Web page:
Thursday, June 27, 2013

Act I-Scene I: Occidental College Radical - Obama's Role Play

Act II: A silhouette of the junior senator from Illinois, May 17, 2005, meeting Mandela
Barack Obama's poll numbers are in a "tailspin" and numerous crisis and scandals await his ministrations, so this week, he is in Africa on a "long anticipated trip." His first leg of the trip started off Wednesday in a "moving visit" to the site of the African slave trade - Goree Island, Senegal.

For Obama, the visit is a welcome break from overseeing the militarization of Africa from Washington. Empire building, planning no-fly zones/wars, dispatching WMDs to rebels and generally sowing chaos, death and destruction is exhausting. Obama needs a break and some positive press.

Americans may see U.S. press coverage of Middle East carnage: suicide bombs, wars, chaos and even cannibalism, but Africa does not get as much coverage. Africa is a "cauldron of terror thanks to the U.S. government."

Obama's trip to Africa coincides with the critical decline of Nelson Mandela's health.

"In his 1995 memoir, "Dreams From My Father," Obama lists Mandela as one of the male role models who shaped his view of his own absent father, who was born in Kenya.

"It was into my father's image, the black man, son of Africa, that I'd packed all the attributes I sought in myself, the attributes of Martin and Malcolm, DuBois and Mandela," he wrote.

What's happened to that Barack Obama? Did he ever exist? Obama's been running away from his African heritage as fast has his "mom jeans" can carry him. The Obama we know, bows to Japanese royalty, but lectures black graduates, audiences and on his last trip to Africa, sternly urged Africans not to "Blame the West" for their problems.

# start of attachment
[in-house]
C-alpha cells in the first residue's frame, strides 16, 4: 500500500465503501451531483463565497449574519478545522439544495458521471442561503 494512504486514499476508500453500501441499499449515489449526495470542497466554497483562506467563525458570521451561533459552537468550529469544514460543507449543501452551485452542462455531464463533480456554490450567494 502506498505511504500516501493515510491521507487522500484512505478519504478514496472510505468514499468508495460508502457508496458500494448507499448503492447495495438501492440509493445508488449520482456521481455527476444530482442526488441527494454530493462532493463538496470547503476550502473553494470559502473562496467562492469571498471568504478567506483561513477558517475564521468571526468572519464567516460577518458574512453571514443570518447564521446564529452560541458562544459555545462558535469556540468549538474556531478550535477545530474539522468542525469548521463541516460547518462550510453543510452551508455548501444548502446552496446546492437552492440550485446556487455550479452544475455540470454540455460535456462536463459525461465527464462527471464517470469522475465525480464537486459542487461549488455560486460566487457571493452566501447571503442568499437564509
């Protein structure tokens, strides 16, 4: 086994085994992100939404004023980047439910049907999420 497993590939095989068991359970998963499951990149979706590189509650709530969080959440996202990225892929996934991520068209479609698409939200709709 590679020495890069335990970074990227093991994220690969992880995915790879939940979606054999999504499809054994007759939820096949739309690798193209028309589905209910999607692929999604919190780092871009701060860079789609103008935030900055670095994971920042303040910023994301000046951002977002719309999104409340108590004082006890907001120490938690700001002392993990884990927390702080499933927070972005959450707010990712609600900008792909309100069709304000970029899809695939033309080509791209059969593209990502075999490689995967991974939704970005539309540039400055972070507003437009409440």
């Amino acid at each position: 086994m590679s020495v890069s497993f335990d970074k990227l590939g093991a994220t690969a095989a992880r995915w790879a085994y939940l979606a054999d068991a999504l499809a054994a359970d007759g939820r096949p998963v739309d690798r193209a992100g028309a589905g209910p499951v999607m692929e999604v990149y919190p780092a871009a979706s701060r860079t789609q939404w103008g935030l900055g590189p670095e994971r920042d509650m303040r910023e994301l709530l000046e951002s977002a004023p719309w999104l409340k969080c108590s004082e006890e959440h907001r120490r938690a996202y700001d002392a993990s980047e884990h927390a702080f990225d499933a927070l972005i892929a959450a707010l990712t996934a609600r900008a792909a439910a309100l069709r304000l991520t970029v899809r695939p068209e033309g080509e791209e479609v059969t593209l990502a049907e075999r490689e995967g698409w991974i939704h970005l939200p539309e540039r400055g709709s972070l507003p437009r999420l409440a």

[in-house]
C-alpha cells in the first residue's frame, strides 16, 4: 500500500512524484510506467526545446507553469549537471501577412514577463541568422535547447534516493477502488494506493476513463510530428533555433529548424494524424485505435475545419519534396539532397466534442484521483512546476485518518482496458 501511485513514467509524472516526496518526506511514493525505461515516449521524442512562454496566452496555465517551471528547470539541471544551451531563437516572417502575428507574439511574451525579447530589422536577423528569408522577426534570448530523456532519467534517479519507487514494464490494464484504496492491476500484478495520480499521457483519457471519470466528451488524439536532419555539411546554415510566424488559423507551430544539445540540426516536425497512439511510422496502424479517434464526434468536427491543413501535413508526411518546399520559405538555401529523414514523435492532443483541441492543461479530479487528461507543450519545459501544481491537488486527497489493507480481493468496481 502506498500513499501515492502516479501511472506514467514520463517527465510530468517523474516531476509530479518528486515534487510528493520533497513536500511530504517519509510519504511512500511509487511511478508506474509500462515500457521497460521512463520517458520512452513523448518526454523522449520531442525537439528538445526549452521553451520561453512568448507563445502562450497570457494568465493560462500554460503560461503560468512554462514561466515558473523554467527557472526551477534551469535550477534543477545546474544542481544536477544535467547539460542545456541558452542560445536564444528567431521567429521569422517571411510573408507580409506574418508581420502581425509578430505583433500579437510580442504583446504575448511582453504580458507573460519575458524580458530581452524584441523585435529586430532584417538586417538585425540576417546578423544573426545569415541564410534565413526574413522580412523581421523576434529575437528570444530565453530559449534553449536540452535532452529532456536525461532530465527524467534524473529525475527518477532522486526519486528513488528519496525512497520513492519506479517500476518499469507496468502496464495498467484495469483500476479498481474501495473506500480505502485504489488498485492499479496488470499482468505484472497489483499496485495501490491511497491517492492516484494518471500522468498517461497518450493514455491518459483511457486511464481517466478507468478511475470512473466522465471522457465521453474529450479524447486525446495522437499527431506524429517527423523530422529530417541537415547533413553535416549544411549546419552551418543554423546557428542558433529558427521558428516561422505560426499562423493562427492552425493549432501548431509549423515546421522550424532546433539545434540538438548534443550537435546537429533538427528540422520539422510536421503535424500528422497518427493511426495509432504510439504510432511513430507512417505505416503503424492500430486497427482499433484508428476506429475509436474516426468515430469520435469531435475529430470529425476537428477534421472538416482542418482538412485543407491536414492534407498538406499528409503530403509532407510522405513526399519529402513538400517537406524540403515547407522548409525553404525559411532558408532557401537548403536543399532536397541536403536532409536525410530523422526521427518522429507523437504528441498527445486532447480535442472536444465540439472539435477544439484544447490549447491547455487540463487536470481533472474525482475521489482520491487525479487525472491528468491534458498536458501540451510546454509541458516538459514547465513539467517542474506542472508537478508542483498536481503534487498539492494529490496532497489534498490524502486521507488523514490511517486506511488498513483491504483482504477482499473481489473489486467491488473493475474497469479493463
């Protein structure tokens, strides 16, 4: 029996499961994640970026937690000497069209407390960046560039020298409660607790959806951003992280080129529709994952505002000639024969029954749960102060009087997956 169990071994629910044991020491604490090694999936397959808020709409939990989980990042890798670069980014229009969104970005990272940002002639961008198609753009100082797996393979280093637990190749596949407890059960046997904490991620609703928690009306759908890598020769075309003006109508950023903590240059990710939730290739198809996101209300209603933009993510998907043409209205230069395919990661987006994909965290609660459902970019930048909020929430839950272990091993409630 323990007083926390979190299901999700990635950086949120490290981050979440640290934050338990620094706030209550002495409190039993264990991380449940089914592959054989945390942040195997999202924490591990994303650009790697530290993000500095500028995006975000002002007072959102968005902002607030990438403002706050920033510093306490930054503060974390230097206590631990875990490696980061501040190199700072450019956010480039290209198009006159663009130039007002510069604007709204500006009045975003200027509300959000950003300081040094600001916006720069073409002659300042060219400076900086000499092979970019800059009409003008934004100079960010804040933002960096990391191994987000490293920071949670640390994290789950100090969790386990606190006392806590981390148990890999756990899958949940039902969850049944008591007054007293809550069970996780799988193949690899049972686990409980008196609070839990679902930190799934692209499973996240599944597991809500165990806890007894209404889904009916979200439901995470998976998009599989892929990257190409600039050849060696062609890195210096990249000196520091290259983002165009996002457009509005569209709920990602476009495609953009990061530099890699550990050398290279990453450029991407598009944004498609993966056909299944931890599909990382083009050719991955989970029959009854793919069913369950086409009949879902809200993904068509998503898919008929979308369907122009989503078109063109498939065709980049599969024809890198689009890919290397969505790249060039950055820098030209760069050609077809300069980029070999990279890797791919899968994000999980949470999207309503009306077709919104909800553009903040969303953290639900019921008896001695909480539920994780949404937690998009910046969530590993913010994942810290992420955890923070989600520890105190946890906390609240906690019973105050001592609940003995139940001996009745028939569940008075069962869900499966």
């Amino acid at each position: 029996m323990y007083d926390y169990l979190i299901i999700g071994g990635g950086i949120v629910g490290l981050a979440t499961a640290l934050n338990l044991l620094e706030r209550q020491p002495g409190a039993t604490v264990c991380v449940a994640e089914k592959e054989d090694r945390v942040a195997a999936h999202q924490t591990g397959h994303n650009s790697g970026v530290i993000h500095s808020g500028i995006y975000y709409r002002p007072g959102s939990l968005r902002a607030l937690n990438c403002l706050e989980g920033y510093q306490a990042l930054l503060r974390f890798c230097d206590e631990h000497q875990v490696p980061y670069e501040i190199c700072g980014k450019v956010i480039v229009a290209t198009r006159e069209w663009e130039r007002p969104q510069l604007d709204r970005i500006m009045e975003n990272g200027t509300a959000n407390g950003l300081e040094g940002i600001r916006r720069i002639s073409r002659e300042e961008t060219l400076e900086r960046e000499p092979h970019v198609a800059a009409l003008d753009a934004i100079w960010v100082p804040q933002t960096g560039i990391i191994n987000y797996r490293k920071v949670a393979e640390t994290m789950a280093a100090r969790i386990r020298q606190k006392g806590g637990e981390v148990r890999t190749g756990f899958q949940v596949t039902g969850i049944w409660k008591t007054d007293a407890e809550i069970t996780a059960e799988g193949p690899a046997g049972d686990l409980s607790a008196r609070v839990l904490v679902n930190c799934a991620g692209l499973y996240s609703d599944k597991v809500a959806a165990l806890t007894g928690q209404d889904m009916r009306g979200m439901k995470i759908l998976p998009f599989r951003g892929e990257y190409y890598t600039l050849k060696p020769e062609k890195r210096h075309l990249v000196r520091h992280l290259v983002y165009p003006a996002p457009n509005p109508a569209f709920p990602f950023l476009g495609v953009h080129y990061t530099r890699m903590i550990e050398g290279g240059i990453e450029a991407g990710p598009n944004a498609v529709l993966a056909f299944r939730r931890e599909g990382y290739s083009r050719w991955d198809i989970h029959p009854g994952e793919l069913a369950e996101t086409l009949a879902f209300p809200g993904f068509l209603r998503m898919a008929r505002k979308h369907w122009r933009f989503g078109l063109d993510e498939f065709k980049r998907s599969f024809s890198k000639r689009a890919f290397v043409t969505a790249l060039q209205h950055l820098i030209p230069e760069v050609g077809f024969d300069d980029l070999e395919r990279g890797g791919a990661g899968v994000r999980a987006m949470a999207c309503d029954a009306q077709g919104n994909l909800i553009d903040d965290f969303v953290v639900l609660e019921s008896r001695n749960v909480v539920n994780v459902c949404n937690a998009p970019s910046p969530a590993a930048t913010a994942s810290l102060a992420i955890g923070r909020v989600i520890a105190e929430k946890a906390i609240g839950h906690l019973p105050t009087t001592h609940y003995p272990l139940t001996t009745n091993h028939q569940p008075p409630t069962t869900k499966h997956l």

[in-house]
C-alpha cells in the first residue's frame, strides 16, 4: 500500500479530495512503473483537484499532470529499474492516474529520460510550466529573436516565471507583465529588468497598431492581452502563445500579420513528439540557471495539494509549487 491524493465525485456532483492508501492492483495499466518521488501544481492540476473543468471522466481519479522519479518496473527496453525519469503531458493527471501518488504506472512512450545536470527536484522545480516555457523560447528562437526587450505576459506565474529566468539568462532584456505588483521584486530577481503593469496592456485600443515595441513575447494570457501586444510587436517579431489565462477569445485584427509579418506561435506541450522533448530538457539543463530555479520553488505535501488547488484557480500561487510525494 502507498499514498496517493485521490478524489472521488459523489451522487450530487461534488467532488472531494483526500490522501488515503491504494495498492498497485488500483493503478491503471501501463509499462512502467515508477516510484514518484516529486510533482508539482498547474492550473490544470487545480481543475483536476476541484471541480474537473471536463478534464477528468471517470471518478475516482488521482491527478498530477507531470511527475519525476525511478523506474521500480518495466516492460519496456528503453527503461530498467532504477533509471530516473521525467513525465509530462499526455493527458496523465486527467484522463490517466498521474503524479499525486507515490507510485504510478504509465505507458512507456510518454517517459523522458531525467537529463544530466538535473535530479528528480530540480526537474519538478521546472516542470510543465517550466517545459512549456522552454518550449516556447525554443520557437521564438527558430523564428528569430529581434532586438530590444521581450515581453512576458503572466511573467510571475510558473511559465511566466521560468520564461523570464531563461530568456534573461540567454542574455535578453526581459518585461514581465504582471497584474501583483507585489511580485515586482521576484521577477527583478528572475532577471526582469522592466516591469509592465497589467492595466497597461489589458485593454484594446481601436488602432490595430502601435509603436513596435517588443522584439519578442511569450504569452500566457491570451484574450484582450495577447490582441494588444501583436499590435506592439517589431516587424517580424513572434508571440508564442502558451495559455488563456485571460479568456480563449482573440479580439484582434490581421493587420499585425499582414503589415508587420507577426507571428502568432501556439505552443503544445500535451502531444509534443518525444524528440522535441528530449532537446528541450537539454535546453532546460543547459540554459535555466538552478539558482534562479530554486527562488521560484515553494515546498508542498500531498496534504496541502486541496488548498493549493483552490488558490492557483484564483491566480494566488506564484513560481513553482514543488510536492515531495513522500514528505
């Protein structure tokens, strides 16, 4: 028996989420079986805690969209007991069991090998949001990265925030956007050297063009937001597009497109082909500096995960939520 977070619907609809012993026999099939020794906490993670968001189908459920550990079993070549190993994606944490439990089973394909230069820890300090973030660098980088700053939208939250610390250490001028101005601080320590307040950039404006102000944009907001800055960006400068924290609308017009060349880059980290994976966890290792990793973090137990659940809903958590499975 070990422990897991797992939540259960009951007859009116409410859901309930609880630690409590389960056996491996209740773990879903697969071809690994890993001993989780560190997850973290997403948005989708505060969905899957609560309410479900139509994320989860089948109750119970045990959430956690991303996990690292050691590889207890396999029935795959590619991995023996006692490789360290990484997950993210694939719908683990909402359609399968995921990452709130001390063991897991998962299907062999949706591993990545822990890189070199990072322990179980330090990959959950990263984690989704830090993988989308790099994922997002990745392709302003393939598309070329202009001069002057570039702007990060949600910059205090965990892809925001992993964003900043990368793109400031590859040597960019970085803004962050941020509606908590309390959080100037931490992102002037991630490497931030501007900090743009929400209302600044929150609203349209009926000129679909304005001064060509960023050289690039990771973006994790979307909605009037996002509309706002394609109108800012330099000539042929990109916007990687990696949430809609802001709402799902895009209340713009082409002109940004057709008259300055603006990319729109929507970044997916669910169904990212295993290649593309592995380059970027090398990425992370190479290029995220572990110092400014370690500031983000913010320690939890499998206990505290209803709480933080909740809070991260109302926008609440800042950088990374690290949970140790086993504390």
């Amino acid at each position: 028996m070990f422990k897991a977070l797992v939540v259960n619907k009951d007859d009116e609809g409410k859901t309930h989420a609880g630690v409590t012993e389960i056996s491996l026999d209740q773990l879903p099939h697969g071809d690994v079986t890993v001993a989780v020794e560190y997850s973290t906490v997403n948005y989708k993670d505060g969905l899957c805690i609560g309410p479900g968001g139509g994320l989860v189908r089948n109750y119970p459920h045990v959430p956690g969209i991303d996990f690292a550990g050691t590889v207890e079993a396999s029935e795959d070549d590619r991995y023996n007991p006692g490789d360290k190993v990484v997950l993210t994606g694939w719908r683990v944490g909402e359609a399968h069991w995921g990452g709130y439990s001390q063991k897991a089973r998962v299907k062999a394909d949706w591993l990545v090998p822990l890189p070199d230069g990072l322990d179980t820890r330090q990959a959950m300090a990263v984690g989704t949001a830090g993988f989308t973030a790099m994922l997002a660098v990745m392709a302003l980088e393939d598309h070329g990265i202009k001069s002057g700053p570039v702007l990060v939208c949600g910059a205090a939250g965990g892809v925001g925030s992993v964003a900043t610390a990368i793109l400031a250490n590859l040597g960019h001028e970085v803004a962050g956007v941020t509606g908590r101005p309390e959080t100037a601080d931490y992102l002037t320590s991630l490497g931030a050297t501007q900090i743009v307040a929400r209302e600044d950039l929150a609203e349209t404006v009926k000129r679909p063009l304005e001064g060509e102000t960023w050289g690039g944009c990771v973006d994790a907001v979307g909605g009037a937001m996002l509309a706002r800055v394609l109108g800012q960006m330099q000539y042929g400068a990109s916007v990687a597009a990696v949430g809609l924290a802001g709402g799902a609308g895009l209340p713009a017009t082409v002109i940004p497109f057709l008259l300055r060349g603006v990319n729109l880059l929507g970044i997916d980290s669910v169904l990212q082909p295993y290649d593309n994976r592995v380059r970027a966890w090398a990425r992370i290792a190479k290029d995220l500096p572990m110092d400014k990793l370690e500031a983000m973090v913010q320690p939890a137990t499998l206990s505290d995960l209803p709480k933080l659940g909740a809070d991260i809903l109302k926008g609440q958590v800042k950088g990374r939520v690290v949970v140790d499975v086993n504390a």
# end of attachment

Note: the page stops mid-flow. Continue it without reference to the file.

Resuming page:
Under Obama, the Supreme Court just dealt a death blow to the Voting Rights Act and affirmative action is in jeopardy. The U.S. hegemonic, militaristic, surveillance state bears no resemblance to MLK's dream and the Souls of Black Folk are in some of the worst shape and times of their lives.

The only man who Barack Obama even remotely resembles in his current role now as Imperialist Pawn is the man who played a very similar role in South Africa's continuing suppression of its majority Black population, Nelson Mandela. South Africa’s economy "remains focused on the historical arena of industrial white capital" with a "relative lack of economic opportunity particularly within business for many black South Africans."

In an article on the current state of South Africa since the tenure of the ANC, we learn some harsh truths about the legacy of Nelson Mandela:
"South Africa was very unfortunate [emphasis added] to have Mandela as its first president. In 1992 and 1993 he entered into agreements with the IMF and the World Bank. Under Mandela the ANC approved liberalism. The false compromises that Mandela made on land, on property ownership, on the economy, on what the state can do and cannot do could not be challenged because of who he was."